Letters to the editor: November 11

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Newspaper pages represent ‘America in miniature’
If Maryland is “America in miniature,” then the Oct. 28 issue of the Baltimore Jewish Times opalesced the fraught political topography of American Jewry today.
To wit:

Page 7 was devoted to an article on Veterans Day, highlighting how homelessness was a significant issue for U.S. veterans. Page 5 featured an ad by the Zionist Organization of America heralding the feting of Mar-a-Lago impresario former President Donald Trump, who (in)famously avoided military service in Vietnam as a 4-F due to “bone spurs.”

The Page 14 headline was “ ‘Not all Nazis were bad,’ comments Indiana school-board candidate, drawing ire.” Trump’s immediate reaction to the 2017 white-supremacist/neo-Nazi rally in Charlottesville, Va., was “There are very fine people on both sides.”

Summing it up, on Page 19 was JTA luminary Andrew Silow-Carroll’s yeoman analysis of “Does Trump hate Jews or just ‘bad Jews’ ”?

STEVE WEISSMAN
Baltimore

Beth El shines a spotlight on antisemitism
On Oct. 28, Rabbi Dana Saroken and I were joined by Howard Libit, executive director of the Baltimore Jewish Council, for a Shabbat discussion about the rise in antisemitic incidents reported throughout the country. This alarming trend has been coupled with several recent controversial comments made by celebrities, including Kanye West (newly renamed “Ye”). It only takes a brief glance at a newspaper or the Internet to see these incidents front and center in the headlines.

About 200 people joined us in person and virtually to discuss the troubling trend. We heard from individuals who had questions about how to address this painful hate. Others told us that their children have been asking them questions about antisemitism.

These conversations are never easy, and I imagine many more will occur in the coming weeks and months. I hope all of the attendees found solace in knowing that they are not alone during such uncertain times.

The Jewish people have a long history of being resilient amid adversity. Much of our strength comes from lessons learned over time. I am confident that the Jewish community, both locally and globally, will continue to connect and support each other. Together, we must stand up against hate, while embracing the values that unite us.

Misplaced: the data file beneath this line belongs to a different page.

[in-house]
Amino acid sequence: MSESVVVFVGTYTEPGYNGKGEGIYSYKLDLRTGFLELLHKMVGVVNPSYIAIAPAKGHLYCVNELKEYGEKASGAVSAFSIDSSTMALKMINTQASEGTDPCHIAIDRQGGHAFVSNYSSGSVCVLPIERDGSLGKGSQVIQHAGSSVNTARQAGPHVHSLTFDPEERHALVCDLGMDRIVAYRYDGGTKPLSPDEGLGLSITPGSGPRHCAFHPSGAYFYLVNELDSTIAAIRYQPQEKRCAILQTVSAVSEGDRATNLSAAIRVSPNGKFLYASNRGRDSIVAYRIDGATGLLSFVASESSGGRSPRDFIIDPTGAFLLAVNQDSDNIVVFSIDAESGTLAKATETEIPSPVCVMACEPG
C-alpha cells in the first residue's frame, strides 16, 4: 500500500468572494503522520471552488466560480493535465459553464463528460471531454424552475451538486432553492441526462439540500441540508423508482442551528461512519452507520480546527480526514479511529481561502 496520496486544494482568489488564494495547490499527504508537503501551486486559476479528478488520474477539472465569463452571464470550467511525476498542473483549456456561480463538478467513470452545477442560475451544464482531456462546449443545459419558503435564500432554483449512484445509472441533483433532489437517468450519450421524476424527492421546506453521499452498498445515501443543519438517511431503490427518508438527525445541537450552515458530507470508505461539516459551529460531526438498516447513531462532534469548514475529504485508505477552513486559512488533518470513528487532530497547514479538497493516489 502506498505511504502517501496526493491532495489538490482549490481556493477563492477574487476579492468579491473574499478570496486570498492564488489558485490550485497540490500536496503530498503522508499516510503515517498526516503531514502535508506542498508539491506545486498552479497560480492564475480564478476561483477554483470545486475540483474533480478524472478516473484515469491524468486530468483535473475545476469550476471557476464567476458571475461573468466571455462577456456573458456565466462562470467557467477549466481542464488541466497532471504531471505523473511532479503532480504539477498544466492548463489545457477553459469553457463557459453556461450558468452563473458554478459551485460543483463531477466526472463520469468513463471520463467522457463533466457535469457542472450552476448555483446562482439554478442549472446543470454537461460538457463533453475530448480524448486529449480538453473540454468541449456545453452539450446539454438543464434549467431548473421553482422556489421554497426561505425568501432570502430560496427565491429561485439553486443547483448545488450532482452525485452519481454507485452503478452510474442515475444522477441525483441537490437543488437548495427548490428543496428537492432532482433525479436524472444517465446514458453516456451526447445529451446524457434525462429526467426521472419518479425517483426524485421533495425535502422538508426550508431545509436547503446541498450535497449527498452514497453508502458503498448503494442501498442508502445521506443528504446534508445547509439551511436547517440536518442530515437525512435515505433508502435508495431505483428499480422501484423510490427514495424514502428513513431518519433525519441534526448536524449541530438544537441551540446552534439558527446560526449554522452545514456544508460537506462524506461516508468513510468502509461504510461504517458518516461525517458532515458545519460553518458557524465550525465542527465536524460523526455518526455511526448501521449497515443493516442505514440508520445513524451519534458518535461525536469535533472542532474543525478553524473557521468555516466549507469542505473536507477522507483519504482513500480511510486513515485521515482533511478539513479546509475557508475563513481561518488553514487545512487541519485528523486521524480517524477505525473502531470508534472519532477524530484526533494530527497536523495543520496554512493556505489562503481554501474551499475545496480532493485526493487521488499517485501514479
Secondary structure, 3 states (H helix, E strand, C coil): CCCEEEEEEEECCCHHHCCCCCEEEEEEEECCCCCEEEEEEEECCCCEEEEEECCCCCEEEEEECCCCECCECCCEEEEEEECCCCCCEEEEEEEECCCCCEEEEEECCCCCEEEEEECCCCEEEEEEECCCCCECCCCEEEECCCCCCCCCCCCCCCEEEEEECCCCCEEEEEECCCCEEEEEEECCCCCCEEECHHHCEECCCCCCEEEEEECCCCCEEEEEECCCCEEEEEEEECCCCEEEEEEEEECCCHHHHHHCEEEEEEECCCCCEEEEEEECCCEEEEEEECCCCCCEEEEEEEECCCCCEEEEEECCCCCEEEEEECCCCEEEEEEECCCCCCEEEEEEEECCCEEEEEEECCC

RABBI STEVEN SCHWARTZ
Beth El Congregation
Baltimore

‘Proud Zionist/irresolute Zionist’
Andrew Silow-Carroll (Opinion, Oct. 28, “Does Trump hate Jews, or just ‘bad Jews?’ ”) employs his own form of “pigeonholing” when he uses the simplistic “good Jew/bad Jew” dichotomy to guide his analysis of the differing positions that American Jews take on the Jewish state, i.e. Israel.

A more precise reference frame for evaluating American Jews’ relative positions on Israel would be “proud Zionist/irresolute Zionist.” I believe that former President Donald Trump’s recent statements on the attitudes of American Jews towards his pro-Israel policies and towards Israel itself, when viewed in this context, are analytically quite accurate and objective.

It is noteworthy that Trump’s recent remarks also included a general comparison between the respective attitudes towards his pro-Israel policies of American Jews, Evangelical Christians and Israeli Jews. Silow-Carroll conveniently overlooked these remarks in his piece.

From these overlooked remarks, it becomes even more clear that Trump was castigating the solid majority of American Jews who, by their attitudes and voting patterns, can be objectively described as “irresolute Zionists.” As noted by Trump, the opposite is true for Israeli Jews and Evangelical Christians; solid majorities of these two groups fit into the category of “proud/unabashed Zionists,” as does Trump himself.

MARC L. CAROFF
Virginia Beach, Va.

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